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Memoirs

“Honey, Eddie is Office Depot, not Home Depot…”

“Get me a flat head screw driver from the garage.” It was more of a command and not a request. I ran to the garage and looked frantically through the unorganized tools. I’d look and look and my heart would race, if I couldn’t find it, I knew I’d be the one to blame.

“I can’t” My voice was weak and faltering “find it.” I finally blurted out.

“Did you look on the table next to the bag?” My dad would respond barely concealing his annoyance.

“Yes, I looked everywhere.”

A sigh of annoyance followed by a grunt of exertion could be heard as dad pulled himself from beneath the old Ford Pickup. As he plodded toward the garage he grumbled, “if you kids would stay out of my tools…”

I knew this was coming. The blame. It was always my fault when a tool went missing. It wasn’t that he often left his tools lying in the yard where he was last using them, or that he used an old green leather gym bag to store his tools which made it nearly impossible to find anything – no, it was me, I used it, or my sisters used it and we lost it.

Many of my Saturdays were spent doing car repair or other outdoor chores with my dad and I loathed it. My sisters would get to stay inside and clean house with my mom. This was the cruelest part, I envied my sisters this reprieve from spending time with my dad. He was never happy when he was working on a car and I rarely remember him being happy when he worked outside period.

He was always so serious. We didn’t have father and son chats about how I was doing in school or what my teachers were like. He didn’t teach me step-by-step how to install a carburetor or wax on whimsically about his childhood. No, he worked in silence and I was merely there standing by like a gopher or a trained tool monkey expected to fetch on command.

My mother would poke her head out of the house on occasion and sometimes try to rescue me. Seeing her face was like seeing sunshine after being locked in a windowless prison for days. Her voice, her smile, everything about Mom exuded love and warmth, the exact opposite of dad.

Mom was Jesus  and I was Lazarus and while she was outside I came back to life. When she back into the house and closed the door it was if she rolled the stone back over the door of my tomb. No more rays of sunshine, just minutes ticking by in quiet desperation wishing that I could be anywhere but here.

Working with dad outside became something I hated more than anything. I memorized his work schedule and delighted when I realized that he would be working on Saturday. During the week I would get off the school bus at my friends house and avoid going home until I knew my dad would already be asleep. Then the worst thing happened – dad got fired from his job.  Now I was forced to spend every waking hour doing projects outside with dad and there was no limit to what he could dream up…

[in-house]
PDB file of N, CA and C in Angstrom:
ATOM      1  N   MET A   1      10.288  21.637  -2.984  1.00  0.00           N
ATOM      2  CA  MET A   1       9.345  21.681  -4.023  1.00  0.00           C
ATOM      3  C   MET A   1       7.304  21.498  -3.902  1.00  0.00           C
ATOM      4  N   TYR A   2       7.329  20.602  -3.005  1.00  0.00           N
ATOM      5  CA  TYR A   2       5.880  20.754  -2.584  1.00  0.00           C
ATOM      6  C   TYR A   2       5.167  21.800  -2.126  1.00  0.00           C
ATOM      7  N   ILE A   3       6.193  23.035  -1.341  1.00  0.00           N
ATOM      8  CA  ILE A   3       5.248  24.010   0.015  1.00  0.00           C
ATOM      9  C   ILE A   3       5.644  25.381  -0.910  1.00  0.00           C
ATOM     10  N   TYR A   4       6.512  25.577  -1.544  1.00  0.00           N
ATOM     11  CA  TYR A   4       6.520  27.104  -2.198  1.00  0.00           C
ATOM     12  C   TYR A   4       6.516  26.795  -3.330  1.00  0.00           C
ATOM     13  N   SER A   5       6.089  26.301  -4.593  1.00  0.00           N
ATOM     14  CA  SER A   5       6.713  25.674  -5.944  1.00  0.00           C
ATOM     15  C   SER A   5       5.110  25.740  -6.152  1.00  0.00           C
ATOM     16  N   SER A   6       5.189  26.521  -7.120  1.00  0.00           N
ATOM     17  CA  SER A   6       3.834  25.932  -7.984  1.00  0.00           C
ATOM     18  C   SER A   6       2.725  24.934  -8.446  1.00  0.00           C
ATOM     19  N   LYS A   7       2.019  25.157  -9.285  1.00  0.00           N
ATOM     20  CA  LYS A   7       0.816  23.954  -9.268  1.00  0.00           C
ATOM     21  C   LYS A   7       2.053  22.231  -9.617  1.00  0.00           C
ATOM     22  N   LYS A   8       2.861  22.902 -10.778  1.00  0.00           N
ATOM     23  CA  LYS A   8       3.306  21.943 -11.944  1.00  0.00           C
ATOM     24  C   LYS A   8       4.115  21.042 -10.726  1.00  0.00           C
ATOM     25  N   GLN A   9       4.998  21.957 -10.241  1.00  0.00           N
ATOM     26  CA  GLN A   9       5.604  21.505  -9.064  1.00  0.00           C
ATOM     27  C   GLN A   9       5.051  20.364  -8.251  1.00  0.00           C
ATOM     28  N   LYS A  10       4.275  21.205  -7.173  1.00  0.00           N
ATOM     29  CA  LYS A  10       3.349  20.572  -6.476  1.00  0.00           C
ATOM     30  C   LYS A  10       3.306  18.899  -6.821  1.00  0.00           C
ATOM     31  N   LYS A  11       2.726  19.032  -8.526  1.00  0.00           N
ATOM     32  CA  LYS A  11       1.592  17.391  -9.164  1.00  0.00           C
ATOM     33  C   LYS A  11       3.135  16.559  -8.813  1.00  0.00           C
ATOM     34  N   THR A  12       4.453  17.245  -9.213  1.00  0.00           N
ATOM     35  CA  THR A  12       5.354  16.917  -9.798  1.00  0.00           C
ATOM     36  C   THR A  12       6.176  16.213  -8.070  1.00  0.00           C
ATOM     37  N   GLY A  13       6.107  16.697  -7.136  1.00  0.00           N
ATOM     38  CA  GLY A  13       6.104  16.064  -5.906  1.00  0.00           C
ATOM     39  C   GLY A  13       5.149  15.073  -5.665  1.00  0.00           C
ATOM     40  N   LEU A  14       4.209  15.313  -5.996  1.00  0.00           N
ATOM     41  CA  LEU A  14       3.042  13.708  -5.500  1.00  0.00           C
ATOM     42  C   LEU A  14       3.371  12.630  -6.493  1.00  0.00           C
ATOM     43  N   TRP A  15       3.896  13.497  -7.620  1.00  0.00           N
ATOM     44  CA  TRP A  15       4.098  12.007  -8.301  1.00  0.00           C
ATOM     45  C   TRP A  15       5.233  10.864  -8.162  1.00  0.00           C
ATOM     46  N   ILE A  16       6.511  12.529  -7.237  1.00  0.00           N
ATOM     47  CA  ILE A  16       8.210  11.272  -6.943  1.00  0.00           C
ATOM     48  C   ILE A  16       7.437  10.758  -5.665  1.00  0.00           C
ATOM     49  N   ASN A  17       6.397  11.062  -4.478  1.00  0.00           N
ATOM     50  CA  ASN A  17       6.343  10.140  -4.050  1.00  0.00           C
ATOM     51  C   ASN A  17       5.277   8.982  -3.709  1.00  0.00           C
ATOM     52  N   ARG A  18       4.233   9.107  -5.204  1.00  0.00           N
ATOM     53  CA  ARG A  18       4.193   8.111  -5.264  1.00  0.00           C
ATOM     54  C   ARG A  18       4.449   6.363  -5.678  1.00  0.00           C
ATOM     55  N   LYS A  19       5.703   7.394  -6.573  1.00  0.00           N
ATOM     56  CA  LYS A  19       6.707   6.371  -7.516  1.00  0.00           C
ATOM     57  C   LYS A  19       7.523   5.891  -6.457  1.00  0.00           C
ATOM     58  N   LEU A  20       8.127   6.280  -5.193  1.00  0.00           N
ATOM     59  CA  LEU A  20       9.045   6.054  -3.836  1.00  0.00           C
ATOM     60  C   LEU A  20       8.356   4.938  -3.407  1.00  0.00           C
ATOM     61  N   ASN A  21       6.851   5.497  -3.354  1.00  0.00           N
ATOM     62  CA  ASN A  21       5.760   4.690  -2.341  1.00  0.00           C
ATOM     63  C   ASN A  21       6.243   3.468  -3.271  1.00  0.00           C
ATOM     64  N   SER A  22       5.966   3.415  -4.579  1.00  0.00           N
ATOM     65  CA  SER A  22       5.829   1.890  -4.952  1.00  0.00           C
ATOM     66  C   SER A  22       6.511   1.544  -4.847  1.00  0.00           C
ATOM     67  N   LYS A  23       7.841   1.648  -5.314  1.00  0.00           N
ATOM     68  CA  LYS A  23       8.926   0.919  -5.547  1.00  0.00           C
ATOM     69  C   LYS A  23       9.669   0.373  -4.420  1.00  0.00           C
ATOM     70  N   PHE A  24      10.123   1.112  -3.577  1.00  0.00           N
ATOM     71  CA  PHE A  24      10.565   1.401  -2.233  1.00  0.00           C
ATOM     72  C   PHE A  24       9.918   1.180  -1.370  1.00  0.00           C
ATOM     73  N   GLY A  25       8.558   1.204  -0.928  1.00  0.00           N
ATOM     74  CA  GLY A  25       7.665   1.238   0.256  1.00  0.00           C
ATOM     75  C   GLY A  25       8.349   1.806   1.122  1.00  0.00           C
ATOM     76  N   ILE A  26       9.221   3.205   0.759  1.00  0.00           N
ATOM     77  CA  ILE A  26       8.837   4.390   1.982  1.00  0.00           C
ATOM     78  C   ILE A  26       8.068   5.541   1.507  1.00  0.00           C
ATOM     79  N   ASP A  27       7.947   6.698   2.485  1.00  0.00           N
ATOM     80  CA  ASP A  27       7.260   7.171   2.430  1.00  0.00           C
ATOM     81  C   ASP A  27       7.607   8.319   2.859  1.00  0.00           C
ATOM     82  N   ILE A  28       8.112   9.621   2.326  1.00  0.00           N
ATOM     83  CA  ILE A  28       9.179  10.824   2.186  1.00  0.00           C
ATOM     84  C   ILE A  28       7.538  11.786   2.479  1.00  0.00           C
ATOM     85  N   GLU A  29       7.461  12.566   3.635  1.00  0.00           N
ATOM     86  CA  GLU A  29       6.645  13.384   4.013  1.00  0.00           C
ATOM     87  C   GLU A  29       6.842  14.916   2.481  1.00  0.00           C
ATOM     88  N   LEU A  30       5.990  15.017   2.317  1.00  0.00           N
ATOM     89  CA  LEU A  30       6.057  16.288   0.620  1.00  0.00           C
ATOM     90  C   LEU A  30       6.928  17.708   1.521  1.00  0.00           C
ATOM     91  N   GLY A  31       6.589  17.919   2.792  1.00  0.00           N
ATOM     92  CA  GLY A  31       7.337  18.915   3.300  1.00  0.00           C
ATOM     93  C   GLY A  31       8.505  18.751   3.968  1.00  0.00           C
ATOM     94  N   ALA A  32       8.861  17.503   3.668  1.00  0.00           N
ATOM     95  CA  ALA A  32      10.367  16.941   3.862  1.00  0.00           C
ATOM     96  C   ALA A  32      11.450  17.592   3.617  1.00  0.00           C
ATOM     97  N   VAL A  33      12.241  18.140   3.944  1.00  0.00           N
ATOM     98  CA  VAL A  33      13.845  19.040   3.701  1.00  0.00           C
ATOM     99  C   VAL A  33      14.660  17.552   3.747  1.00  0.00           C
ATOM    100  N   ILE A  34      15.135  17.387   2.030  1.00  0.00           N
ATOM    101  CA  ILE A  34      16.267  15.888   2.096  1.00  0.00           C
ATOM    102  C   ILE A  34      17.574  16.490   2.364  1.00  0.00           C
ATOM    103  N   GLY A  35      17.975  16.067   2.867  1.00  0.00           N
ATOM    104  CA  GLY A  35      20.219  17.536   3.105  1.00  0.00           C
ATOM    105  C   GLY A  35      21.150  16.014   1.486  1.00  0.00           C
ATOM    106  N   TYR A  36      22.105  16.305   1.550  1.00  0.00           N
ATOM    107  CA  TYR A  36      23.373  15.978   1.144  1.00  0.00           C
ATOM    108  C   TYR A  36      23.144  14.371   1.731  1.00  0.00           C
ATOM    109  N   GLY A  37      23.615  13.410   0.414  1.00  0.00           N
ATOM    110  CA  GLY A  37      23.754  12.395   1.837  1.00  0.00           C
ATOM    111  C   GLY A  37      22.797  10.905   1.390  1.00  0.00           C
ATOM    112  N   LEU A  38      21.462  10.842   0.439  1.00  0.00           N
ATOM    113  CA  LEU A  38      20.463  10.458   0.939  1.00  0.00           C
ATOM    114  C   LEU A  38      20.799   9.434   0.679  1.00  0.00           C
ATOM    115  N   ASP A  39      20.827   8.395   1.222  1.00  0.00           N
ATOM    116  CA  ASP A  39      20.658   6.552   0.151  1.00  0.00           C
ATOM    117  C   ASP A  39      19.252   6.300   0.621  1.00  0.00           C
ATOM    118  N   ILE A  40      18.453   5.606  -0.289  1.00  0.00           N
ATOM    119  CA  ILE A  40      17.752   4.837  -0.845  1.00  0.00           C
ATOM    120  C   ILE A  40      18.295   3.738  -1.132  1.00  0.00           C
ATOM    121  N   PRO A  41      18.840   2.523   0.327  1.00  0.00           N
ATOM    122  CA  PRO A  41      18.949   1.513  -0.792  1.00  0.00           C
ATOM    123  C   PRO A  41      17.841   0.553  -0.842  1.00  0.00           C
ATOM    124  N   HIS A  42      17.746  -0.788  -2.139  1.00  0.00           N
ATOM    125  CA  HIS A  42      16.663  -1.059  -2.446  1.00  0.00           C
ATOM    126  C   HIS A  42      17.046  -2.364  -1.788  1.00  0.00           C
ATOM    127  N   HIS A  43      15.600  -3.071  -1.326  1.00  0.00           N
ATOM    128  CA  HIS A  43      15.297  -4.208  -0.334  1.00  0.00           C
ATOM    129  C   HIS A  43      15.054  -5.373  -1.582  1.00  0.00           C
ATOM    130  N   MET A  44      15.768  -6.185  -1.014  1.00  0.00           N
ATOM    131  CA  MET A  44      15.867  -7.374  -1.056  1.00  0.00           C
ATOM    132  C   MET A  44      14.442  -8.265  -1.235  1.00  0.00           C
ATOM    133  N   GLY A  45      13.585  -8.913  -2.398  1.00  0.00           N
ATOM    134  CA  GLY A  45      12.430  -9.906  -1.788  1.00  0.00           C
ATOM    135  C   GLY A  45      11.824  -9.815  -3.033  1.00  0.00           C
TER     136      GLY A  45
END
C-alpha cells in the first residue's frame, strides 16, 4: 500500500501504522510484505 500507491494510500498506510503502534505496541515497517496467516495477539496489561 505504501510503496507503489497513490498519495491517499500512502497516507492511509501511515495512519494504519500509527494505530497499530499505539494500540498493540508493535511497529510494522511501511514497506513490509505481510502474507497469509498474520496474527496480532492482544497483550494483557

The railroad track that ran near our house decided to replace all of the cross ties that were underneath the tracks. My dad made a deal with someone on the construction site to buy all the old cross ties and soon I found myself spending long Saturdays loading up trailer loads of cross ties and then unloading them on our property. There were over 200 cross ties and it took us a few days to retrieve them and pile them up at the edge of our property – but this was the easy part. The hard part came when dad decided to build a large retaining wall around our house and fill it with sand. The sun beat down on us while I loaded the wheel barrow by myself with two cross ties and wheeled them over to my dad.  He would then lay them in place and then nail them together using nails that he had made from rebar. We worked and slaved over this project like the Hebrew slaves building pyramids in Egypt. My dad didn’t crack a whip, but he didn’t need to. Years of working with him taught me not to complain and to always have a sense of urgency. We worked hard and as I got older I at least could take pride in the fact that I was getting better at helping him. I don’t remember him praising me much, compliments were sparse, but when they did come it was like salve on a wound or cool water after being stranded in the dessert.

During this time Dad seemed to be less stressed and less severe. Losing his job was probably the best thing that had ever happened to him.  Being forced to spend time together actually started bringing us together, but it was the work that we had in common, the sense of accomplishment that bonded us, not the fact that we were father and son. It was more like the admiration of an employer who had a great employee.

It was during these times in my life that I vowed to one day grow up and make enough money that I would never have to work on my own car or mow my own lawn. I didn’t want a job where I had to get my hands dirty or sweat and slave over cars that broke down.

What my mom said was true. I grew up and started working with computers and found that I was really good at it. Computers came easy to me and I understood their interworkings much more than I understood the complexity of a lawn mower or a car engine. Mom was right, I was much more Office Depot than Home Depot and I plan to keep it that way.

By Evan Stark

Eddie Renz is an avid fan of Egyptology, Wilbur Smith and bacon. Not a fan of humility but often finds himself humbled when he is around people who understand numbers like the Fibonacci sequence and Pi.

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